Saturday, May 13, 2017

Finding Your Why

Last weekend, I attended The Fitness Summit, in Kansas City, Missouri. Presentation topics included Nutrition, Training the Hybrid Athlete, Wellness, Uncommon Mobility Methods, and Gym Design. At first, it seemed like every presentation had a different angle: offer many choices, don't offer choices; recommend pre-packaged foods, encourage food journaling. Overwhelmingly, however, every presenter stressed the importance of "Finding Your Why."

Finding your why is important in all aspects of life. Many people focus on what they have to do. The endless tasks continue to mount up, and we may wonder why we're never getting ahead. Life gets a lot simpler when we stop to ask ourselves why we do things.

For the purpose of this email, think about why your health and fitness goals are important to you. Whether your goals are specific or general, what is it that motivates you to exercise and keep a healthy diet? By focusing on the underlying reason behind our motivations, preforming the tasks, be they exercise or healthy eating, can all start to feel much easier.

My why(s):
  • regular exercise decreases the pain I feel from rheumatoid arthritis
  • I come from a very active family and it's important to me to maintain the family value of running and exercise
  • exercise keeps me emotionally stable
What are your Why(s)?

Adults will Walk For Money, Charity

A recent study showed that financial or charitable-giving incentives motivated adults to move more. In a 16 week study, 94 adults aged 65 and older were given pedometers and challenged to increase their daily steps by 50%. Participants were assigned to one of four groups.

Control: received weekly feedback on progress
Financial: received a $20 reward
Social-Goals: received $20 donation to charity
Combined: received $20 that they could choose to cheep, donate to charity, or split between themselves and the charity

All three incentive groups met the step goal on more days than the control group. The financial group took more than double the steps taken by the control group, and the social-goals group eked out a few hundred steps more per day than the financial group. The combined group walked less than the other two incentive groups but still more than the control group.

That said, a 4-week postintervention follow-up found no difference in steps among the four groups, with all three incentive groups dropping back to the same level as the controls.

How do you feel about these results? It seems that incentive schemes can increase adults levels of walking, but only temporarily. What would be a more long term plan for success in increasing activity.

The study appeared in the American Journal of Preventive Medicine (2017;

Monday, March 27, 2017

Office Stretching Program

Recently, the scientific community has identified a new disease called the “Sitting Disease.” The average American spends 55% of waking time (7.7hrs) sitting. Sitting for long periods of time has been linked with increasing the risk of heart disease, diabetes, and even death. Other research found that women who sat more than six hours per day were 94% more likely to die than those who sat less than three hours per day. In men, the longer sitters were 48% more likely to die.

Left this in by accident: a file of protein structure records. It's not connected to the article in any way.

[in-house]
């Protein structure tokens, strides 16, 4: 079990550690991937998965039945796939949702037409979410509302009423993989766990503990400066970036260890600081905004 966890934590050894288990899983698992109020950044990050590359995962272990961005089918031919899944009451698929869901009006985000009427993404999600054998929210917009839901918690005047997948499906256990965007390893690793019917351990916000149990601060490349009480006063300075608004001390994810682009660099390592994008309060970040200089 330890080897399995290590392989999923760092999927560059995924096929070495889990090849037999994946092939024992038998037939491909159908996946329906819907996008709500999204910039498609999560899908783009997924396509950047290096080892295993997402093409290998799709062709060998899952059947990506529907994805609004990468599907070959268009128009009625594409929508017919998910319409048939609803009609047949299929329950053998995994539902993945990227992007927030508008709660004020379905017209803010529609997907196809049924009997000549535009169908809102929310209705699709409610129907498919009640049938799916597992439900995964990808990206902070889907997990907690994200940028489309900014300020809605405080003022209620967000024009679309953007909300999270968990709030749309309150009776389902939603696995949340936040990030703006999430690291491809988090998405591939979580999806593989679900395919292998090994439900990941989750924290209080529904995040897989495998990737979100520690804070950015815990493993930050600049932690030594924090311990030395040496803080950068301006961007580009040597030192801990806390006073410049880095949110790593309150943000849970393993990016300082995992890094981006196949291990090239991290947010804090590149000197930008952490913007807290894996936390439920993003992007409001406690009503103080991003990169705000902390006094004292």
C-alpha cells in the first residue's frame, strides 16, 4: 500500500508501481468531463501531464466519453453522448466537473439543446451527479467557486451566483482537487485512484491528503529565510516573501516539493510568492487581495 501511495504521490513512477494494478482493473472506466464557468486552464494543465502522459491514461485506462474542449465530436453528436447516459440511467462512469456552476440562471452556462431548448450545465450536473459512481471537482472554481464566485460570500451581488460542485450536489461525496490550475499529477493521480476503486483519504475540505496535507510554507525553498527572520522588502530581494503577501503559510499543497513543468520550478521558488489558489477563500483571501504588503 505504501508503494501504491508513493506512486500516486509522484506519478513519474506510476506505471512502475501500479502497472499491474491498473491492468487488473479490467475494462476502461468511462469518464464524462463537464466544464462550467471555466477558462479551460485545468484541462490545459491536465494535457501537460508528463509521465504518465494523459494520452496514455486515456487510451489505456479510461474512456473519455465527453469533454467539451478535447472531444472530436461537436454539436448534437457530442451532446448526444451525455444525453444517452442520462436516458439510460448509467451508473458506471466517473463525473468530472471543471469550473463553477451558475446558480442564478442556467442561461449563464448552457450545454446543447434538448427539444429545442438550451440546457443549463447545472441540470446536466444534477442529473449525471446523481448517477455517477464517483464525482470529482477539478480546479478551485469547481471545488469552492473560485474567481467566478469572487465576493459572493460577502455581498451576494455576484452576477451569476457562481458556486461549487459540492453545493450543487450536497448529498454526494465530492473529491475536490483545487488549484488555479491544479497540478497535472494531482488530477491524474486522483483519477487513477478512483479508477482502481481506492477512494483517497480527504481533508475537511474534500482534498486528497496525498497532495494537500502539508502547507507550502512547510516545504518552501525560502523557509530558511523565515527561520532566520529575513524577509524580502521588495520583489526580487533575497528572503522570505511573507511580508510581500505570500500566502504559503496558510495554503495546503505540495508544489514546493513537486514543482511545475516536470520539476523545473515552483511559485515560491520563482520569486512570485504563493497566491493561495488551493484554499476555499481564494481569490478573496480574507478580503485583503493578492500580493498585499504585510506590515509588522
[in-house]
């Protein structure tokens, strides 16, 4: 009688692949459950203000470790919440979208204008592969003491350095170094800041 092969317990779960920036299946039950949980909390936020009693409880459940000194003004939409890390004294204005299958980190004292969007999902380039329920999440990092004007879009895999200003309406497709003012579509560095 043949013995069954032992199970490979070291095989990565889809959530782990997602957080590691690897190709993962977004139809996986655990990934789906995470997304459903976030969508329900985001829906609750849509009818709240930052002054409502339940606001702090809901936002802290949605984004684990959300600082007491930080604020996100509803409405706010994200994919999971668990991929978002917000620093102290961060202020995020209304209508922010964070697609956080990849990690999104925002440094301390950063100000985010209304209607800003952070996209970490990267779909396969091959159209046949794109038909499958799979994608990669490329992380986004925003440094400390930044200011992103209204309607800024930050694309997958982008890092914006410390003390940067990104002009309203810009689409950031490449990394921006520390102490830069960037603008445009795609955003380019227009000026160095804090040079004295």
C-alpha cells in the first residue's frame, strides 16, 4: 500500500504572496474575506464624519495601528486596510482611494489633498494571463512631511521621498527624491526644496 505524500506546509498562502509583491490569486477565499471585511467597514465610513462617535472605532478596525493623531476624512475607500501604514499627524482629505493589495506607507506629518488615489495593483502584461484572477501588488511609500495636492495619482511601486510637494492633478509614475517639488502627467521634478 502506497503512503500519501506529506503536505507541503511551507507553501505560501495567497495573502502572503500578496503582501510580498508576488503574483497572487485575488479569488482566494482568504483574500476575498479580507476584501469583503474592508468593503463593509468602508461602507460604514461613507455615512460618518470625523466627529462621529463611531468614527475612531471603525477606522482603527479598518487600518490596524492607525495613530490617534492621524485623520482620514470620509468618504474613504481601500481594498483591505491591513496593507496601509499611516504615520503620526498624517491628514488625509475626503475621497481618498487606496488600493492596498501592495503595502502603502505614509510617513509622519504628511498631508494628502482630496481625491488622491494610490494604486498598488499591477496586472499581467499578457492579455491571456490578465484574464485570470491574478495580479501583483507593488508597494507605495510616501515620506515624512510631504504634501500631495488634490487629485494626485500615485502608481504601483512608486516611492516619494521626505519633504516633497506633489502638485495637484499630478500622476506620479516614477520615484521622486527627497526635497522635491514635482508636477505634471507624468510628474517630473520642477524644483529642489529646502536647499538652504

In addition to this, the “desk posture” we adopt leads to certain musculoskeletal adaptations. By sitting and using our arms in front of us (at a keyboard), we tend to develop tightness in the chest. This leads to weaker muscles in the upper back. Over time, this can cause a forward shoulders hunched posture. In the hips, sitting leads to tight hips flexors and weak glutes. The weakened glutes force the hamstrings and low back to become overactive to compensate for the inactivity of the glutes. Over time, these musculoskeletal changes can lead to low back pain, upper back pain, etc.

Can exercise counteract prolonged sitting?
Research has come to two different conclusions when it comes to whether or not exercise can counteract prolonged sitting. One conclusion is that no amount of exercise can counteract prolonged sitting. The other conclusion is that exercise can improve health outcomes, even with prolonged sitting. I tend to agree with the 2nd conclusion. Expecting exercise to “counteract” another habit is unrealistic. Everything we do is cumulative, and thus, while we cannot counteract prolonged sitting, we can improve health outcomes by exercising before or after prolonged sitting at work.

In addition to exercising before or after work, taking some time for more activity in the office can also be a very effective way to combat the effects of prolonged sitting. Activity trackers nowadays have reminders that will remind you to get up and move at certain time intervals. I would also recommend adopting an office stretching habit 1-2 times per day. Stretching will increase performance in physical activities, decrease your risk of injuries, help joints move through their full range of motion, and enable muscles to work most effectively. Print out and try to implement this office stretching handout. I’m here to help if you have difficulty understanding any of the stretches.

Standing a little more each day tones muscles, improves posture, increases blood flow, ramps up metabolism, and burns extra calories.

Tuesday, March 14, 2017

Take more steps to ward off sickness

Good news for regular exercisers: The more active you are, the less likely you are to get sick. At least that's according to data compiled by Jawbone, a manufacturer of wearable tracking devices.

The company wanted to determine a person's likelihood of becoming sick, so it compiled a variety of self-reported data from the Jawbone UP app. Based on that information, data analysts developed a sickness likelihood score. Here's what they learned:
  • People are more likely to fall ill during winter months
  • Individuals with higher BMIs tend to become sick more often
  • Men aged 25-45 who take an average of 14000 steps daily are four times less likely to become sick than those taking fewer than 4000 steps daily